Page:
I noticed last week just how many half-written articles I have queued up for completion. Postwise, the last twelve months has been heavy on ideas but light on completion. Sorry about that. Unless you think my stuff sucks in which case: “you’re welcome”. It’s been a very busy period and writing time has been hard to find. But when I look at some of those half-formed works I see that they lack a narrative sense of beginning, middle, and end. Ideas are great but I find it hard to summon up the enthusiasm to finish them unless I am also caught up in the story that brings them to life.
This one is an exception because it only has a middle. It’s a collection of observations that has amused me for some time and was inspired into being by a post from Dan Pritchett in which he discusses Conway’s Law. Conway put forward the idea that:
organizations which design systems … are constrained to produce designs which are copies of the communication structures of these organizations
It means if your organisational communications are complex then so too the communication paths of the systems you design. Dan turned this around and said that in designing architectures you could actually map organisational structure to them. I liked the idea because it fits with my philosophy of embedded, developer-owned, governance as opposed to the old-fashioned and bureaucratic standards-police approach adopted by many organisations. Here’s a quote from Dan’s post:
So many companies attempt to achieve quality through process, governance, checklists, sign offs, and many other impediments to delivery.
The hope is that through all these processes poorly built software will not be released to site. The reality is the best way to achieve high quality software is to give people a sense of ownership in the code they write.
Indeed. And, as I mentioned last time, this is precisely the approach that successful internet companies have taken, so we know it works too.
Anyway, I was mulling over whether to write an article on how SOA relates to Conway’s Law - something along the lines of “Model your services according to the way your organisation communicates, and you’ll avoid POA-style business process anti-patterns and be much more SOA rather than JBOWS”.
I didn’t get far with it, partly because I’d already written the same thing (minus Conway’s Law) some time ago. In any case it didn’t have a beginning, middle and end so I never got around starting it. Plus, as it turns out, Dirk Krafzig already did it in 2008.
But Conway’s Law stuck in my mind. It’s not a law is it? Nobody is bound by some unseen force to design poorly communicating systems just because they work for a company that’s crappy at it. Very few of the eponymous laws are fact-based. They’re stereotypical clichÃ©s that alert us to common pitfalls and enlighten us to the circumstances that make up anti-patterns of behaviour. Sometimes they’re funny too. And like anything in life that requires the recipient to actually think before acting on the embedded message, they’re also kind of dangerous in the hands of the unconsciously incompetent.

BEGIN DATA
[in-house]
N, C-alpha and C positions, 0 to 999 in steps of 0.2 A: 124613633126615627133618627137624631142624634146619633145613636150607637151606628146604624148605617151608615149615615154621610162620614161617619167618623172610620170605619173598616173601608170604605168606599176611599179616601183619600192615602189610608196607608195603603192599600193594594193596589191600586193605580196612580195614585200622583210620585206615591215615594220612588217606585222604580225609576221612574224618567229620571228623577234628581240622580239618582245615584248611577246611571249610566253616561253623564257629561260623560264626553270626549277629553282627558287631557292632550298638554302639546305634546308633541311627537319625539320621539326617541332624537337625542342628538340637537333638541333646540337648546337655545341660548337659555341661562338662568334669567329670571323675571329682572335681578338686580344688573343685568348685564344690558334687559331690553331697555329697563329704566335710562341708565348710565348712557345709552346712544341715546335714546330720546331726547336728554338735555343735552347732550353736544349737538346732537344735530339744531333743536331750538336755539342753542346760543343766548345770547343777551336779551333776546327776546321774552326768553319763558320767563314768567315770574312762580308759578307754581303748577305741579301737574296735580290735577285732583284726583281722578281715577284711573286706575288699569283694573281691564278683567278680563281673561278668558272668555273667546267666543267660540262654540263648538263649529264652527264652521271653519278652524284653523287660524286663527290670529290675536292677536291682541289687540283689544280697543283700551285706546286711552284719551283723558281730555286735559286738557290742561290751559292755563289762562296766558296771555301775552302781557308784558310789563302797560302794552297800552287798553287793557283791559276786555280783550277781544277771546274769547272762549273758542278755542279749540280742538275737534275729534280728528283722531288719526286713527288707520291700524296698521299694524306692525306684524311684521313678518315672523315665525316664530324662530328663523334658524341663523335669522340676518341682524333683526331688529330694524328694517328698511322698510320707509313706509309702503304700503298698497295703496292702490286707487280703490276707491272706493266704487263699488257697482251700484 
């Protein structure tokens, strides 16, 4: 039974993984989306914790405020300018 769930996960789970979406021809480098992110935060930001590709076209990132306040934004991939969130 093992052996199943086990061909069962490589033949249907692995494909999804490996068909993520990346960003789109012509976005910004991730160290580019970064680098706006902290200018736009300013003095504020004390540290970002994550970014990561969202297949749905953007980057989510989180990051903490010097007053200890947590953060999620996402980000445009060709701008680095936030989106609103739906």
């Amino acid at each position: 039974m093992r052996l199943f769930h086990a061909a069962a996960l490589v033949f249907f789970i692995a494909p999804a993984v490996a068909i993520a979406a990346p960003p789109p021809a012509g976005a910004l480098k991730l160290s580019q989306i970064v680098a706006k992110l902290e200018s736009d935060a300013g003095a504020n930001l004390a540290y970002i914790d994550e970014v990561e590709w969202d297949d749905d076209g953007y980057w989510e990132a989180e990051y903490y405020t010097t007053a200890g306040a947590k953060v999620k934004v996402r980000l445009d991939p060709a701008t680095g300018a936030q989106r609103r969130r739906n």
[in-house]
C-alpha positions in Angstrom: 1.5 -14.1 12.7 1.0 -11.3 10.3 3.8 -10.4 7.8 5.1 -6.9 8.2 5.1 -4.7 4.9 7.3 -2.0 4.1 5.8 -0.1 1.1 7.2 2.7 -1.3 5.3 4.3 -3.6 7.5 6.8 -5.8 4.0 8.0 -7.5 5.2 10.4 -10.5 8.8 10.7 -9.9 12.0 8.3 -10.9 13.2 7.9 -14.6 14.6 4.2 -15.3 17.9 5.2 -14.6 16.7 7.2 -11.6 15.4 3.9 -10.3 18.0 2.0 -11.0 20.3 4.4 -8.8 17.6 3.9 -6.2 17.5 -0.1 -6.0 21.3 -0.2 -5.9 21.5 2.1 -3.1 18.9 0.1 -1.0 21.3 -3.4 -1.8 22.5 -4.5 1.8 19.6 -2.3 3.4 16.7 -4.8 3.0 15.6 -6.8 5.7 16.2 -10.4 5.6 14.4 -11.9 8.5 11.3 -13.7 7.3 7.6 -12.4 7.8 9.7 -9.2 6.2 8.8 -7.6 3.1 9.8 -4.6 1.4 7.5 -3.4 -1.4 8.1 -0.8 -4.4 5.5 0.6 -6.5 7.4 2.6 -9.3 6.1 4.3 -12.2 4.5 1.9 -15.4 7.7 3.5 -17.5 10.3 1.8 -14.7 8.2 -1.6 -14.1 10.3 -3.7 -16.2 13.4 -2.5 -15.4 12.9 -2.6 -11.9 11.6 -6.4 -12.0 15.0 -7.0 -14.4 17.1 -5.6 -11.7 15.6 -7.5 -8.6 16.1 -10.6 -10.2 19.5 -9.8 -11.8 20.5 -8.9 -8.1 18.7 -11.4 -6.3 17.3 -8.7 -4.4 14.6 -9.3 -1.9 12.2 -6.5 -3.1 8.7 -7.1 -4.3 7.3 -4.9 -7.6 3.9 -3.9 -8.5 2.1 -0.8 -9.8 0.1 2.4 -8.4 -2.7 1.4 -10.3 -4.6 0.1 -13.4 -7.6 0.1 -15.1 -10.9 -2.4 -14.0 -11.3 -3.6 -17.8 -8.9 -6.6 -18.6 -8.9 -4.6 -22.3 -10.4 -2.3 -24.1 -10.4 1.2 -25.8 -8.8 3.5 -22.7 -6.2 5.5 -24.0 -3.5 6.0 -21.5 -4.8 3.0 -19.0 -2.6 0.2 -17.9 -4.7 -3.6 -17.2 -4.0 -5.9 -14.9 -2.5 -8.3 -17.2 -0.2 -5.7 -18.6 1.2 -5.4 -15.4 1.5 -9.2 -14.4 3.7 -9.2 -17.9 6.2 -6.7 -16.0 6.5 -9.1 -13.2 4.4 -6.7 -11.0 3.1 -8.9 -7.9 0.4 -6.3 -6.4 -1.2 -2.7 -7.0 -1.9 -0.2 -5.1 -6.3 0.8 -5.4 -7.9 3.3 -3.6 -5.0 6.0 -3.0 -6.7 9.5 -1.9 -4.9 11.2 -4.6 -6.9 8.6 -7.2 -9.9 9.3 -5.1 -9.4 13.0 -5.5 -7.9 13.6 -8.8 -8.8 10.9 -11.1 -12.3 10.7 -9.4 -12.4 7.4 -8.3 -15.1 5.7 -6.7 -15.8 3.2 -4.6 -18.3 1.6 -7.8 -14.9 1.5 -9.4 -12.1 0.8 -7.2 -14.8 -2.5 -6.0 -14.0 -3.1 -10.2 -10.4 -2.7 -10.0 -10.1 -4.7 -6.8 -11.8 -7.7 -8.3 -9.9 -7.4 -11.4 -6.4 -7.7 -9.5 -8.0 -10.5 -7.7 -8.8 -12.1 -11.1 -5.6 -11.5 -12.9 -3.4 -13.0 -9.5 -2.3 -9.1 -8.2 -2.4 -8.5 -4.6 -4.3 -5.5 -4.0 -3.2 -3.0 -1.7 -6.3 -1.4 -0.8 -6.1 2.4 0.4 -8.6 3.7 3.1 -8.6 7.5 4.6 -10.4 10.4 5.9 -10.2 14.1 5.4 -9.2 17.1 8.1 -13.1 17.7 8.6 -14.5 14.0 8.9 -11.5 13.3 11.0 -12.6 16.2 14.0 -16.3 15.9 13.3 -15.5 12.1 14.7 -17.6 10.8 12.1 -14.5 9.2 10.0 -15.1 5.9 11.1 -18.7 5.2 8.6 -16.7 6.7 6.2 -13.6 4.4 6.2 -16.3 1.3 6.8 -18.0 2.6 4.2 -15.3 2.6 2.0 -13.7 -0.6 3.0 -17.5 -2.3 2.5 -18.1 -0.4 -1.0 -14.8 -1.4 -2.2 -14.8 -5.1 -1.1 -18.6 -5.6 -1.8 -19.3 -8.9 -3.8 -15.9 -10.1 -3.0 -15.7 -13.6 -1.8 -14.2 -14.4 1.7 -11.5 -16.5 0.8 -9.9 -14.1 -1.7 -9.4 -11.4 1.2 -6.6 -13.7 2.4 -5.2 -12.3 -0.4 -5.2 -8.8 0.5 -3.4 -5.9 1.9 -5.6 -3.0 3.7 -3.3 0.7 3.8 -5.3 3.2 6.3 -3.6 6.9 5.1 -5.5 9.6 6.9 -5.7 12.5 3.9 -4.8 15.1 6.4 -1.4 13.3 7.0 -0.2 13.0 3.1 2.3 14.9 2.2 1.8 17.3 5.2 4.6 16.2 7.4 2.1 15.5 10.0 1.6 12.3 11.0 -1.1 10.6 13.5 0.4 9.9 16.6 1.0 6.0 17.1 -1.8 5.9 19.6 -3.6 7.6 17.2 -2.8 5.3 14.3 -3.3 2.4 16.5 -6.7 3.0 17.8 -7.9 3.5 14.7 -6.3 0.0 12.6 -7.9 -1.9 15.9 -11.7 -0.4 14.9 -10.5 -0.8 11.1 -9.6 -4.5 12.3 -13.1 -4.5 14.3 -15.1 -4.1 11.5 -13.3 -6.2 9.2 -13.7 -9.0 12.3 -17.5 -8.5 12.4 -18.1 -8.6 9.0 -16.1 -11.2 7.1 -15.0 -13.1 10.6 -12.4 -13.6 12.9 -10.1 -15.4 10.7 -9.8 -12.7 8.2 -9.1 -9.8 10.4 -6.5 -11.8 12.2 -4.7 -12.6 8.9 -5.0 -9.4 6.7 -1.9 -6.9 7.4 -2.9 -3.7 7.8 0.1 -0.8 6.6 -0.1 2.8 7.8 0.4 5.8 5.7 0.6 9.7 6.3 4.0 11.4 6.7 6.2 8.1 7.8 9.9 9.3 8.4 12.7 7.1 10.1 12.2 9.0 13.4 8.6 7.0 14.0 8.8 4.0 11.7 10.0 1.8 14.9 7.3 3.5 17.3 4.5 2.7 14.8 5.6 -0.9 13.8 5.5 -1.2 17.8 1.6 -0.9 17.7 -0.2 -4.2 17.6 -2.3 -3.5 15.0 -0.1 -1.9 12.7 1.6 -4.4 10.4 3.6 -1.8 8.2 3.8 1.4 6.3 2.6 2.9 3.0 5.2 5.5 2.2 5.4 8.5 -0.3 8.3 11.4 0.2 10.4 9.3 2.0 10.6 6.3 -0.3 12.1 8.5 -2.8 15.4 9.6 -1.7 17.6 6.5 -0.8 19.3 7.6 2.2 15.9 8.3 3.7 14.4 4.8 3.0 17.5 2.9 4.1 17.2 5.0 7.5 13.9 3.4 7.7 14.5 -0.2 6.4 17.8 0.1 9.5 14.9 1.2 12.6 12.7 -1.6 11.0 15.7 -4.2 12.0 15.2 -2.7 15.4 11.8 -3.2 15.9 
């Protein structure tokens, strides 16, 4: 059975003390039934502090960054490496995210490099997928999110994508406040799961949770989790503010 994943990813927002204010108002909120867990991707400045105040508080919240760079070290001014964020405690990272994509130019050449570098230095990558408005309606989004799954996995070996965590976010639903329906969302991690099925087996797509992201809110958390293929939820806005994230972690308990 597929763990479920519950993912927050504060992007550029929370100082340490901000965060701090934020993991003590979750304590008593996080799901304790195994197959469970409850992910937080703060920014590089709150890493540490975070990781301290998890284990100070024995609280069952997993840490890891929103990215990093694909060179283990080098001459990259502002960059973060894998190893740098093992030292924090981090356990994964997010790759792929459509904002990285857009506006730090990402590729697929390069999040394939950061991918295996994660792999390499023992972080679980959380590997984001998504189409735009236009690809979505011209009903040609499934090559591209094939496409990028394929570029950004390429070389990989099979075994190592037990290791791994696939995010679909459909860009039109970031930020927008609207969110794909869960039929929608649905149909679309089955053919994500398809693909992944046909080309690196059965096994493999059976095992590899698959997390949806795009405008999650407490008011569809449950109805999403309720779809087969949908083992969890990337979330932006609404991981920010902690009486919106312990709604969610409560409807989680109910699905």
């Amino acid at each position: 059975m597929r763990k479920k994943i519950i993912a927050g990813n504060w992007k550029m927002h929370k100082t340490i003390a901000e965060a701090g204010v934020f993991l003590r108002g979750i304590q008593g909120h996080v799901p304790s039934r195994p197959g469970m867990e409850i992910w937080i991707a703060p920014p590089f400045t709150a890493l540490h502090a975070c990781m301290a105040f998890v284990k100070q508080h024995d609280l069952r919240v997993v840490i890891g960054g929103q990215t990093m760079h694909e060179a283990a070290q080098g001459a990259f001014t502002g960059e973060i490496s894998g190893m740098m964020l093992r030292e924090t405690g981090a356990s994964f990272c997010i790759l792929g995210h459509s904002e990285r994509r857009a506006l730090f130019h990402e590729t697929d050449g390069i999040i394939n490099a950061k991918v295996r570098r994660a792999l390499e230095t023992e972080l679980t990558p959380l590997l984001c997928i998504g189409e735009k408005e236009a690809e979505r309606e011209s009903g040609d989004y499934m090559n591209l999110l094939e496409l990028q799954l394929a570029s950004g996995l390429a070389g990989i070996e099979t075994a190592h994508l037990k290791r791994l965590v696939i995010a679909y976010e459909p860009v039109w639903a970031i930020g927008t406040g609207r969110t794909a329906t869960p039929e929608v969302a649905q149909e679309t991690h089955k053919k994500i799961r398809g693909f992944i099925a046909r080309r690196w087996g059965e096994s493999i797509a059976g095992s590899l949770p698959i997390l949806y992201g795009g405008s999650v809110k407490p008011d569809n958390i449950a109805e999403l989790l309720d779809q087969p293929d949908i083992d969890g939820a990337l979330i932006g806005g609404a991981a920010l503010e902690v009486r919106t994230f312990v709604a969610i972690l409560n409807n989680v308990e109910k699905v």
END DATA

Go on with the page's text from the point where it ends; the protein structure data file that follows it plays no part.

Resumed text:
A warning sign that the person in your meeting might be found a little wanting when it comes to knowing what they are talking about is that they will frequently refer to these laws as if they are knowledge. They are not. OK .. clearly some are. Newton’s Second Law (that force equals mass times acceleration) is hardly a matter of opinion, since we use it to construct new laws that explain the behaviour of physical objects, make cars safer and design spaceships. But real laws are rarely referred to by meeting-groupies and consultants. Why? Because real laws require study, learning, understanding and their results are incontrovertible. That is to say you can be tested on them.
So, as a useful add-on to your bullshit bingo card, I present my favourite list of eponymous laws. Some true, some questionable, mostly amusing.
Let’s start with an old favourite - Brooks’ Law. Fred Brooks said that adding people to a project that’s already late will make it later. It has this affect because now all these new people have to brought up to speed and that takes everyone’s mind off the job. Not only that but you’ve also added to the communication paths in the project and increased the risk that important information will be missed. It’s true of course but not always so. If I had an army of personal assistants I would definitely have a shot at getting late things done more quickly. You know Brooks Law is being abused when your project is late and they start adding more project managers to it. Just as you are about to collapse from the tedium of all the meetings with them they will all ask you at once if adding more people would make your project faster. Explaining Brook’s Law whilst being affected by it has been known to cause recursive loops in space time that has made entire change programmes disappear in an instant.
Whenever a major organization develops a new system as an official standard for X, the primary result is the widespread adoption of some simpler system as a de facto standard for X.
EJB and Spring. WS-* and REST. XML and JSON. Anything from Sun, Microsoft, Oracle vs. anything similar from the open-source community. This is a good one to remember because (whilst it’s not a law) it does make you question Official Standard X as put forward by the seemingly learned consultant as opposed to doing the simplest thing that works.
Parkinson’s First Law
Work expands so as to fill the time available for its completion
does to some extent jar with my comment on Brooks’ Law. You see if I did have an army of personal assistants then either my workload would just expand to fill my extra free time, in which case I would still be late, or I would fill it up reading twaddle like this on the web. You cannot win. Let’s face it - you’re going to be busy and sometimes you are going to be late.
Parkinson’s Law of Triviality
Cyril again. He gets a second mention thanks to Parkinson’s Law of Triviality also known, via his true-to-life story of the amount of time it takes an organisation to debate what colour to paint the bikeshed, as Bike Shedding (and, I assume, the inspiration for the title of the mercurial Zed Shaw’s blog). You see this a lot in software projects - people will argue for days about what to call a project, who should sit where, what colour the logo should be, but arrange a session on techniques for managing high-availability in distributed systems and three people will turn up. One won’t say anything because they have no idea what you are talking about, one will do nothing but check their email (fulfilling the prophesy of Parkinson’s First Law) and the other will leave once they realise you aren’t still talking about the logo.
Parkinson’s Law of Triviality is explained by two things.
Firstly, some shit is really hard, which means you’re probably not going to get it right first time around. Especially if you try and do complex things in one go. You need experience and an adaptable attitude. Lots of people don’t have this. Colours of bike sheds on the other hand are easy to understand. And you don’t need any distributed system experience to argue for your chosen colour.